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GHB significantly different from BOB? Contents?

Discussion in 'Survival/Preparedness Forum' started by Bolster, Jul 28, 2011.

  1. Bolster

    Bolster Not Ready Yet!

    Jul 23, 2011
    State of Stupidity
    (1) Do you think a GHB (get home bag) is significantly different from a BOB, or do you think they're pretty much the same, and use one bag for both purposes?

    (2) If you have a separate GHB, and think the GHB requires different content (or amount), how's your GHB different from your BOB? What are the contents of your GHB?

    The reason I'm asking: I'm trying to assemble a GHB, because my BOB is just too big for daily schlepping in my vehicle. I'm trying hard to keep the GHB to a reasonable size and weight, so I'm starting to think of my new GHB as a minimalist BOB.
    Last edited: Jul 28, 2011
  2. ratf51


    Aug 6, 2010
    NW GA
    I keep a Get Home Bag in my car. Its purpose: provide me what I might need in order to get home. At worst, I am a days walk away from home. Food is minimal in my bag, I have the ability to purify water (lots of water sources in my area), a first aid kit, the ability to start a fire, a multi-tool (Leatherman Wave), and a few other nik-naks that I think might be useful.

    I do not have a Bug Out Bag because I have no place to bug too. The BOB would be set up for providing for more needs for more days.

    I change what type of bag I use seasonally. Spring/Summer I go to a smaller bag (Hawkepak Civil Defense Survival Kit), Fall/Winter I use an REI daypack because I keep some additions to clothing for colder weather.

    My worst case would be a 40 mile hike; but where I am that would be mostly rural travel. How long would it take to work your way across the metro LA area? And based on that, you would probably have need of a few things I would not.

    List those things that you think you would need, compare to others' lists (which you are trying to do here), and continue to think "minimalist". To my mind the objective is to get home as quickly as possible, too much stuff can slow you down, but not enough could possibly prevent you from completing the trip. The hard part is trying to find the happy medium (the Amazing Kreskin having a good day.)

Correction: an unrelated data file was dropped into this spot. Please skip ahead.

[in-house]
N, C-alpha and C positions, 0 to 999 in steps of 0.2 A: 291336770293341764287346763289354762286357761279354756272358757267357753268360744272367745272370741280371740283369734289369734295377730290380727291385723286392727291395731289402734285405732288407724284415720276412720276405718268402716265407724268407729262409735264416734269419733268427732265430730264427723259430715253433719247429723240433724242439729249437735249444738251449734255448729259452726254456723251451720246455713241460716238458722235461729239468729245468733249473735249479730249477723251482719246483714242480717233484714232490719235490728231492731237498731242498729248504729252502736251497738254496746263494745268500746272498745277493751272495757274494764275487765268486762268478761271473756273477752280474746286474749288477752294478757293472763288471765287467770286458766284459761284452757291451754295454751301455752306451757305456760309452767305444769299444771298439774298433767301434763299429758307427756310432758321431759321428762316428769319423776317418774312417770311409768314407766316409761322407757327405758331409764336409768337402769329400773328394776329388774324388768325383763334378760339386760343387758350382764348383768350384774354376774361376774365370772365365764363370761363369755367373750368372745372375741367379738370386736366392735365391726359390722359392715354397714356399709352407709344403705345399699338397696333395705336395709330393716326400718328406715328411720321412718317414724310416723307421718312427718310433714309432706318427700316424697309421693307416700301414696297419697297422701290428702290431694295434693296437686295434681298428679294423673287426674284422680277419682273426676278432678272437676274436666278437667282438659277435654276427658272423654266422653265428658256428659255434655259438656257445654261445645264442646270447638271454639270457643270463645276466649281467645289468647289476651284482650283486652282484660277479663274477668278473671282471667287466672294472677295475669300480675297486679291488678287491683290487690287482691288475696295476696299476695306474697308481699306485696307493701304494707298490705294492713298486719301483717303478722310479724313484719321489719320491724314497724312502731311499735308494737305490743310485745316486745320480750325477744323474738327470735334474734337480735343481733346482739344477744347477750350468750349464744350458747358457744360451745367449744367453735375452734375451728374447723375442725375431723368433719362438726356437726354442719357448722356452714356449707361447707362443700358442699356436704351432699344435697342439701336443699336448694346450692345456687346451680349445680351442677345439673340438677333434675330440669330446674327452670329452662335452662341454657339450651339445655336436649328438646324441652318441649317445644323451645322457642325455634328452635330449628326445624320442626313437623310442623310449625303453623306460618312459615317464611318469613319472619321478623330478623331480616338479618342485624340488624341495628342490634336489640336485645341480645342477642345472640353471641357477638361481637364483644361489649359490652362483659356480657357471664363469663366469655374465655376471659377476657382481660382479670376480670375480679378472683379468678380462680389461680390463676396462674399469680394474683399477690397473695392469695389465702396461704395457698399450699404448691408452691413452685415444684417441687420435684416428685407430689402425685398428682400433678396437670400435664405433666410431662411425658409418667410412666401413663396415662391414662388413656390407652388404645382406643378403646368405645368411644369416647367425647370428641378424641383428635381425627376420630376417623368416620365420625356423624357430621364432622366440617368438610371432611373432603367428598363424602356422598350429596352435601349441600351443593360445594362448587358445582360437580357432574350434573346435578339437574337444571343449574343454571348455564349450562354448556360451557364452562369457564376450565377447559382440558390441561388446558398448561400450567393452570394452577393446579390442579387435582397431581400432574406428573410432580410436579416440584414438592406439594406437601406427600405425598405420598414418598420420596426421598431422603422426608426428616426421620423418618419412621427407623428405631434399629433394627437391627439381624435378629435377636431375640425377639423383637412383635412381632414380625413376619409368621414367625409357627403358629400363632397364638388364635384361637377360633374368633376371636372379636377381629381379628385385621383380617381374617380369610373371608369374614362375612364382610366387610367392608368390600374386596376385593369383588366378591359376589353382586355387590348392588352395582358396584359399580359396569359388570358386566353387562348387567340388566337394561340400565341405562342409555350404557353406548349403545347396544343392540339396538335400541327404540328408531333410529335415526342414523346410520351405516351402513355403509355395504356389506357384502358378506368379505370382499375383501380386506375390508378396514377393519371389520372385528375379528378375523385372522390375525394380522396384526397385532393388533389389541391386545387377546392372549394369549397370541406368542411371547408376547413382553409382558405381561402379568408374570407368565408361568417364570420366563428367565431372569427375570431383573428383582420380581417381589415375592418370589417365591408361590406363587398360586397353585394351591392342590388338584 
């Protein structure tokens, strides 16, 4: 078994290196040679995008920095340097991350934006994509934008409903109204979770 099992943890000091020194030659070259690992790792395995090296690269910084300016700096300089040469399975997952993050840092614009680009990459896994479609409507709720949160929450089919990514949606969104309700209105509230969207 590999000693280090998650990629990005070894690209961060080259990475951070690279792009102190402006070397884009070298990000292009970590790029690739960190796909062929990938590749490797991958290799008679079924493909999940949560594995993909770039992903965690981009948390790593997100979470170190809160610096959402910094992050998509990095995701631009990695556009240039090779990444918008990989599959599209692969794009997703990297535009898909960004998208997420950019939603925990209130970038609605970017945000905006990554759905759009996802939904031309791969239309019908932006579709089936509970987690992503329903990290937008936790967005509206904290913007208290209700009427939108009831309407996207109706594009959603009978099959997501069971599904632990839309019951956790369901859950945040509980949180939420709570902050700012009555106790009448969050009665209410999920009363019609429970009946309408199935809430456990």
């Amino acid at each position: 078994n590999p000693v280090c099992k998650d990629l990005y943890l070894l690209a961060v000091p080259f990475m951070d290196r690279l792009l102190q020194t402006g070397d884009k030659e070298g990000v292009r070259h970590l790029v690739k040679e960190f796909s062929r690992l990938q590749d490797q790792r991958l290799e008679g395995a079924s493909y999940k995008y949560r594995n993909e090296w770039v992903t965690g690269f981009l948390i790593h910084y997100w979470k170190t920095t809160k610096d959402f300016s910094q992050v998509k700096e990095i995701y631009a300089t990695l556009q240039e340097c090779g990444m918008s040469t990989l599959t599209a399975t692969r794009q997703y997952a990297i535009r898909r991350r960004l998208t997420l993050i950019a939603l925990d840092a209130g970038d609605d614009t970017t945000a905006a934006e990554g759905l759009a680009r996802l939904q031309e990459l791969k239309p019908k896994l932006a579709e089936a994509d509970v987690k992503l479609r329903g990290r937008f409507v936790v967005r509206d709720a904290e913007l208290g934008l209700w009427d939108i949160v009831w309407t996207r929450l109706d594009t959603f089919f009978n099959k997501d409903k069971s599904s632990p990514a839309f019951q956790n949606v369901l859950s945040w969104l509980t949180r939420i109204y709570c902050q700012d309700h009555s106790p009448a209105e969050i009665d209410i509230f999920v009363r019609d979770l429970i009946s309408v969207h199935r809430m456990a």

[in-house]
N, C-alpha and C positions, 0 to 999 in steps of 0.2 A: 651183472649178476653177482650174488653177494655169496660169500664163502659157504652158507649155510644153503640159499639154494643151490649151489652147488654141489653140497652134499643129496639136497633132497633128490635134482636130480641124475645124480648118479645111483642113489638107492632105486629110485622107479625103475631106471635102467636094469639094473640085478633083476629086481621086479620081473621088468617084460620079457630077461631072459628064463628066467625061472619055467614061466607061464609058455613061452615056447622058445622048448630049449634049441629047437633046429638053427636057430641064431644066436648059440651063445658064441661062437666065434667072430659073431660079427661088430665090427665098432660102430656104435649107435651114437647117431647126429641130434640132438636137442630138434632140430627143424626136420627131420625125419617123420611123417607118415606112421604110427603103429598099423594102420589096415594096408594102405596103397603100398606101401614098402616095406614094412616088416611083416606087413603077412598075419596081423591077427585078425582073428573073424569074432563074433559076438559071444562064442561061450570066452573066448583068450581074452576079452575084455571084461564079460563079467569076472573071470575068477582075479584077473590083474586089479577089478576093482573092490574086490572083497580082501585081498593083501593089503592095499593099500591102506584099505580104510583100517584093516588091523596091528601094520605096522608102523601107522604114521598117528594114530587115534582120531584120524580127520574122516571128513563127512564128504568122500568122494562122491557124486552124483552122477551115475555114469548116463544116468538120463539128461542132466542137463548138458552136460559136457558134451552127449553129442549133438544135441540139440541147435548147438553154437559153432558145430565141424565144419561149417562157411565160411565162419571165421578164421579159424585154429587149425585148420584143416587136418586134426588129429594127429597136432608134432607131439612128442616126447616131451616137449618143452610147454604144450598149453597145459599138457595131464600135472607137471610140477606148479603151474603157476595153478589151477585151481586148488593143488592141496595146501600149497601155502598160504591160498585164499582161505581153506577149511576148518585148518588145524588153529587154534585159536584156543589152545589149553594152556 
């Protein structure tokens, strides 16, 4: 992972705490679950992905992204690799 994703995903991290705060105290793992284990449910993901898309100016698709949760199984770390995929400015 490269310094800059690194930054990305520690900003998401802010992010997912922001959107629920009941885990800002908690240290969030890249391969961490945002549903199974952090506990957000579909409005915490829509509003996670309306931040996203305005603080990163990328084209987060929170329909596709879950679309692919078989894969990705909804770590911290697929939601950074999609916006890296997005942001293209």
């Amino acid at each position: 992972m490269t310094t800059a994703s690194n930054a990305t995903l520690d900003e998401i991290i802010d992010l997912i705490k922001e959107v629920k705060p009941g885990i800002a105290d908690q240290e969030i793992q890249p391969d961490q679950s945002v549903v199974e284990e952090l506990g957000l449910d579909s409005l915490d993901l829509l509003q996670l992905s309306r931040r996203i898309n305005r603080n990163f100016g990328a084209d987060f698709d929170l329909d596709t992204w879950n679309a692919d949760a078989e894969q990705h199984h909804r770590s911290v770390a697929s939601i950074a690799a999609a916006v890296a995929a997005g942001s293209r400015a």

3. Bolster

    Bolster Not Ready Yet!

    Jul 23, 2011
    State of Stupidity
    Good reply that helps me find my target. I have a Jansport school-type pack, but I may not be thinking minimalist enough yet.

    Contents dump: Atwood tool, Bags large plastic x3, Band aid assortment, Bandage ace, Bandage triangular, Bandana x2, Batteries lithium 5AA, Blanket emergency, Bottle 16 oz, Can opener, Carabiner, Compass, Crayons x2, Croakies, Earplugs, Flashlight L2D 2AA, Flashlight diffuser, Flashlight Icon II 1AA headlamp, Flint & Striker, Floss, Food: dry fruit & bar, Fork & Spoon, Gatorade powder, Gauze pads, Glasses spare, Goggles, Gloves nitrile & work, Hat, Kleenex, Knee pads, Knife folding, Leash, Line 6lb x 10yd, Liq: Bleach, Liq: Hand sterilizer, Liq: Sunblock 15, Maps, Mask N95 x2, Matches, Moleskin, Multitool Leatherman, Paper pad, Pen Sharpie, Pencil, Pipette, Pins safety, Poncho, Pouch, Pry bar 10", Radio 2AA, Razor safety, Rope 1/4x50, Rubber bands, Ruler 3”, Saw (wire style), Scissors, Soap, Socks x3, Sticks popsicle, Swivel for line, Tape caution, Tape duct, Tape medical, Tinder, Thread & needle, Tweezers, Water Bottle, Wipes, Wire copper, Wrench adj., Whistle. In the car to be added last minute: Water, cash, cell phone, OC spray, boots.

    Listed like that, it seems too much. It's 11 lbs without the water added.
  4. Aceman


    Nov 30, 2008
    My bags are my bags. I select the combo appropriate for the task.

    I have more load out options if I'm starting at home.

    Otherwise, all the same.

    Belt pack
    Back Pack

    Each layer let's me do more/easier and stay out longer. depending on a situation, there might be more/less food/ammo.

    I always go minimal, and never leave them static - fill & forget. I keep them changing all the time. Always thinking about what I need at THIS moment for THIS situation. They really are basics.
    Last edited: Jul 28, 2011
  5. jdavionic

    jdavionic NRA Member

    May 1, 2008
    It depends. In my previous work location, the distance home was significantly further than what it is today. I carried 1 of the 2 BOBs in my vehicle, which included more supplies (including more water, more food, etc) than my GHB today.

    My company moved and my commute is relatively short. I no longer need or want the 35-40 lbs BOB. I now have a Max Jumbo Versipak that has just what I need (or think I need) to get me home in an emergency. It's much lighter, easier to carry, and less obvious than the huge BOB.

    I posted a picture of the GHB and contents some time ago. I'd have to try & dig it up. Off the top of my head -
    2 bottles of water
    2 energy bars
    n95 mask
    first aid supplies